Sunday, August 13, 2006

Immortal in my Book


I was deeply honored that Bill and Varese came up to Portland for my wedding last year on July 30th, 2005, exactly one year prior to Bill’s fateful run in the San Francisco Marathon.

Although we kept in touch and saw each other sporadically over the years (he visited me a few times in Germany, where I’ve lived the past 20 years, and I came to SF), most of my memories of Bill go back some 25 years when we were both 18-19 years old. I lived next door to Bill in a freshman dorm at Georgetown University. The first thing he said to me when we met was, "Would you like to engage in some stimulating interlocution?" “Say whuh?!” He was a gifted student who seemed to defy entropy and convert 100% of expended energy into results. He was also just a really fun guy to hang out with.

Early that year he "raided" my room one night by banging on the door and yelling, "Open up, vice squad!" It became a funny ritual: to bang on the other guy’s door, burst in, pantomime and yell out another creative variation on the "vice squad" theme: Dice squad, mice squad, rice squad...I think we ran out of rhymes after I flung open his door and began furiously scratching my scalp: Bill grinned, "Right…lice squad…".

It sounds kind of nerdy now, but that same year I swaggered into Bill’s room and boasted that my "Merriam-Webster" was far superior to his "New Heritage". He immediately picked up the gauntlet and we staged Dictionary Wars where one of us would try to find a word definition in our own dictionary that we believed there was no way the other dictionary could possibly match, much less, surpass it. It was a testament to the fact that words were to Bill as eighth-notes were to Mozart, and Bill had a competitive spirit in all things.

Although some exchanges with Bill were mundane, he would begin many a conversation by listening thoughtfully to your standard "PK4" opening, then develop a koan-like imponderable that would end with an "I gotcha!" raised eyebrow and tilt of the head, or if you were on the phone with him, a slight inflection in his voice, to let you know that he would be highly impressed if you 'got it' but not disappointed or condescending if you didn't.

I visited Bill four weeks before the 1989 earthquake, when he was living just above Chinatown. We went to the Embarko and had a great time. Bill was one of the few people who could comprehend the humor and humanity of a strange 3:00 a.m. encounter I'd had that weekend in an all-night donut shop with an A's fan who carried with him an old gym bag containing 25 years of hits, runs and errors on a thick stack of tattered and yellowed continuous paper print-outs. I told Bill the guy had an endearing, yet somewhat annoying, habit of repeating your name like a small child: “Hey John!..Hey John! Joooohhhn! Hey John!” Bill immediately added that character to his 999 other Mel Blanc voices. The perfect copy editor, Bill took the original and made it even funnier. I used to get abdominal cramps every time Bill launched into that voice.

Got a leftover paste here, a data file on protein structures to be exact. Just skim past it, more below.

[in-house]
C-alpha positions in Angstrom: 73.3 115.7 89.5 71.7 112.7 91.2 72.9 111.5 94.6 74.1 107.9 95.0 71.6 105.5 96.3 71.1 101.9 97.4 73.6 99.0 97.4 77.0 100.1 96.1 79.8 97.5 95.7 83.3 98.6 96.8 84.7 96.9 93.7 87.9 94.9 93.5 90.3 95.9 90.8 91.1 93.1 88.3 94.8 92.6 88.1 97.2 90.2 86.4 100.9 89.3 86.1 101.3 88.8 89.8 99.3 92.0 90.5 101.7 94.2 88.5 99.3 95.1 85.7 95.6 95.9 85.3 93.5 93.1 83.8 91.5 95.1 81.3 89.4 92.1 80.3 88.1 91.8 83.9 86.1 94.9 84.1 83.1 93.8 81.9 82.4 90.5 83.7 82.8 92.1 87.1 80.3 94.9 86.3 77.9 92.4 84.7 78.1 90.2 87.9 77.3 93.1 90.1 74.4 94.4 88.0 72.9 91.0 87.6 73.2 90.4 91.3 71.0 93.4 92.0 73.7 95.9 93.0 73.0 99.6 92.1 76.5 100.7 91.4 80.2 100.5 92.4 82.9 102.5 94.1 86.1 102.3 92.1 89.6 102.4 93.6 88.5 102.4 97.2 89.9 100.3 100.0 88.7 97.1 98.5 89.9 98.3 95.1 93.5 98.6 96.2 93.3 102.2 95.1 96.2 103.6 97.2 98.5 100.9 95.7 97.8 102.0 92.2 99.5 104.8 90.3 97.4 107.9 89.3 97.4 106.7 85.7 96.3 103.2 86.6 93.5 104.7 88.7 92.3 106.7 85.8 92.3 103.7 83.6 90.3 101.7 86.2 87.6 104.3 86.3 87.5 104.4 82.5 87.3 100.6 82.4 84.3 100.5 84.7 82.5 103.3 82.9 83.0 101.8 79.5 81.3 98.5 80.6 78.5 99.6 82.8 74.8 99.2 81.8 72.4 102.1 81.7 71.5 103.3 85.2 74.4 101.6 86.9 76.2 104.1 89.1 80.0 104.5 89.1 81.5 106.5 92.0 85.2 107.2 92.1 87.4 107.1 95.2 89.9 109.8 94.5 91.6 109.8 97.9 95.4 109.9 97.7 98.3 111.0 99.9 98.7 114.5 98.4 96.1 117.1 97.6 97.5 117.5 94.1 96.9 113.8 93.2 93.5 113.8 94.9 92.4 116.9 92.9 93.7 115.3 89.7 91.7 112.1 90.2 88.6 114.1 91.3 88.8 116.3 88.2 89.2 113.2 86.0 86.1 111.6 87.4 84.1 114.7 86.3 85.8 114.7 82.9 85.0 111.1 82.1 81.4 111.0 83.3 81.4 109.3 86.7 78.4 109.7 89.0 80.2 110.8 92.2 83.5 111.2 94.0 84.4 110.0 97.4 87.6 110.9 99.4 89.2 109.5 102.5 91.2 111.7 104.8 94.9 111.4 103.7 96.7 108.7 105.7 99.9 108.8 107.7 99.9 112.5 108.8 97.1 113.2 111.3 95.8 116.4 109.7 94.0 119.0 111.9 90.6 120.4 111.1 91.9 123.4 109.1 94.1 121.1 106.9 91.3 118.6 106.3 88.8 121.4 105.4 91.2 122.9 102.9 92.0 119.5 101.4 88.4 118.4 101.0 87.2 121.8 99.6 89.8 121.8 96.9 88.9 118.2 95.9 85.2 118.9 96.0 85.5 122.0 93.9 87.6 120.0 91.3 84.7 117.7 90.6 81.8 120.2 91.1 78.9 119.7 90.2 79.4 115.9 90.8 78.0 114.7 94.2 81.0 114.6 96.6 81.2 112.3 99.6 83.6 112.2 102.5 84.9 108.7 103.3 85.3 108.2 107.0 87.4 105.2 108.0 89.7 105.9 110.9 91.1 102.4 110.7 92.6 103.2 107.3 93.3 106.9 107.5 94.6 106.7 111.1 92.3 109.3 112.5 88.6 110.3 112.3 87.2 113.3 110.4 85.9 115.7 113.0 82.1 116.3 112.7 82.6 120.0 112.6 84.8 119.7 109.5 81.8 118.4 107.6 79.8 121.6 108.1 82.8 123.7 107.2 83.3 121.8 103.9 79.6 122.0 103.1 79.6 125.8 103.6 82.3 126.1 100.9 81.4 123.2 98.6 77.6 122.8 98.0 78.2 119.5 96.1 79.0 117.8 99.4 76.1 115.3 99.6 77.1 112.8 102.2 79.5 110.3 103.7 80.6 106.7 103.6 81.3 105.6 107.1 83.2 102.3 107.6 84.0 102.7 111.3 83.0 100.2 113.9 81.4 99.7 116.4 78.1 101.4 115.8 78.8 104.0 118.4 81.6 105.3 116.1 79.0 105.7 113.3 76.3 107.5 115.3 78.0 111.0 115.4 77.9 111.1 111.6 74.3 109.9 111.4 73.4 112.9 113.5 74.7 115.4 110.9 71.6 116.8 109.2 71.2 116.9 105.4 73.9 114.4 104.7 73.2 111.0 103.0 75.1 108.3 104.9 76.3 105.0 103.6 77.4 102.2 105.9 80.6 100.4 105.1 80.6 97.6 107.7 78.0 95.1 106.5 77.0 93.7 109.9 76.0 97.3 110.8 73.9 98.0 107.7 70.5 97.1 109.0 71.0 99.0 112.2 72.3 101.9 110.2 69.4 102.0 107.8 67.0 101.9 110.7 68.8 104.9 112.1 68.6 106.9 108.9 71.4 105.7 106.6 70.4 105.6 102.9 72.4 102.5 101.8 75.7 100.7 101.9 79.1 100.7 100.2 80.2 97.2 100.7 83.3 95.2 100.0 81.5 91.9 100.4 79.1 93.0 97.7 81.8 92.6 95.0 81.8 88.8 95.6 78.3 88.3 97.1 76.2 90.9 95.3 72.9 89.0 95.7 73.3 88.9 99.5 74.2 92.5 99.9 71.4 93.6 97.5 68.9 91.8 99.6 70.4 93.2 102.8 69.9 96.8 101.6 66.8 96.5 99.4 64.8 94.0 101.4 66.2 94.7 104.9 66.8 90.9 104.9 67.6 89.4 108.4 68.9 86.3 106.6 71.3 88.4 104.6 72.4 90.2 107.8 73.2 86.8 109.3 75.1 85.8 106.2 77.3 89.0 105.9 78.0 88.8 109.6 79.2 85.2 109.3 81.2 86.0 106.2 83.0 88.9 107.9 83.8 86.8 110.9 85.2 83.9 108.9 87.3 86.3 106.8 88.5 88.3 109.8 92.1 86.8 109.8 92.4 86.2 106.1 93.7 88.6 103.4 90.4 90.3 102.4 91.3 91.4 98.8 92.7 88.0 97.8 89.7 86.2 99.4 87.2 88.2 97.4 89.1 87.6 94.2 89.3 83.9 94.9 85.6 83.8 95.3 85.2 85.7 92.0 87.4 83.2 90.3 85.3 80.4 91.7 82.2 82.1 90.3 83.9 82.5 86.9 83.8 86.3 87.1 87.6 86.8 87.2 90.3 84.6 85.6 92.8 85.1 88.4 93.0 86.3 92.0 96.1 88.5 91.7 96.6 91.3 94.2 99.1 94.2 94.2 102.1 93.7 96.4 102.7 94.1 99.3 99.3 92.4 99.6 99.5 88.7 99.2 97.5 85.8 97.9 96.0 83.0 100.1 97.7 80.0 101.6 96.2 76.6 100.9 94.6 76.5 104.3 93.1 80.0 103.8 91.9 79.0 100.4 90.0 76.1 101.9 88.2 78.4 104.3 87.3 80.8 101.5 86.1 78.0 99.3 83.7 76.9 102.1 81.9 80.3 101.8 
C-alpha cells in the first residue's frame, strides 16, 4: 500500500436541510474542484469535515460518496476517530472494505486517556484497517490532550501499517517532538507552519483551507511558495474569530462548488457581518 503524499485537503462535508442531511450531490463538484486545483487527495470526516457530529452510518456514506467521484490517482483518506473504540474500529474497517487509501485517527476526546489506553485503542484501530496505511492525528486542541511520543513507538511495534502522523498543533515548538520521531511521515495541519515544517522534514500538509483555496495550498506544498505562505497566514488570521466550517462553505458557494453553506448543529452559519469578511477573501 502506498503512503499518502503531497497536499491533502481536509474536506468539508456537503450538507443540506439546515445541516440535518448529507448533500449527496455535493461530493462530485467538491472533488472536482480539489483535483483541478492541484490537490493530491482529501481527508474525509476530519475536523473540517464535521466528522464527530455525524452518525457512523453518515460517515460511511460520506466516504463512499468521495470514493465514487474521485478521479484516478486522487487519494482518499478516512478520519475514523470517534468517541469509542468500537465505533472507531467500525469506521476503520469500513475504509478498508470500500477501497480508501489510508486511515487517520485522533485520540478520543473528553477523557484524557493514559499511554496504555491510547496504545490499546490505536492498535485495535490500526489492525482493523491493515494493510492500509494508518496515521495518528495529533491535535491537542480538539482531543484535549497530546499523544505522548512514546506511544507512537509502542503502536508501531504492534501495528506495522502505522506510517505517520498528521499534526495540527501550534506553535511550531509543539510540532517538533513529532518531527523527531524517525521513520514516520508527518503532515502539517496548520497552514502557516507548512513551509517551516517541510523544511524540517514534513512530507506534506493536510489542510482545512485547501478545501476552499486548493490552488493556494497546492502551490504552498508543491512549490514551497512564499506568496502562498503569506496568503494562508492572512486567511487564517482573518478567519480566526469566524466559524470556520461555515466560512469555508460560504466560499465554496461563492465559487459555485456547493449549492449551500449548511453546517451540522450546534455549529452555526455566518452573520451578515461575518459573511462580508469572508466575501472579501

Bill's memory, of course, approached total recall. I once told him the same "funny thing that happened to me" twice within the space of two months. He listened politely until I was finished, then his face erupted into a Harpo Marx grimace. I said, "Oh, that's right, that's old news, isn't it...." He jutted his jaw and responded in a faux Dirty Harry voice: "Yes...why don't you live a NEW life...I'm TIRED of hearing about the OLD one...."

I spiritually believe, but of course cannot verify, that Bill is now in Heaven. It is appealing imagery to see Bill dining on “ambrosia” and making the universe roar with laughter at his wit, humor and verbal acrostics. Others may very well subscribe to some form of materialism whereby a few hundred gigabytes from among the terabytes of brilliant “memes” that thrived in his mind managed to survive the brutal eviction and now live in diaspora on paper and as memories in all of us, and that’s as immortal as it gets. I guess the latter alternative would be a bleak and despairing way to go out for those who never ‘made their mark’ during their brief lifetime. (Could that be the materialist equivalent of “not going to Heaven”? It’s a crying shame I can’t ask Bill, as I’m sure he’d be able to comment on that. ) But Bill had such a lasting impact on so many people’s lives, I’m very certain he’s having it both ways with the cosmos: he is "up there" in a soulful, spiritual sense and yet still very much "down here", very tangible and real in our hearts and minds. I find that very comforting amid my deep sadness over his passing.

John Stilwell, Munich, Germany

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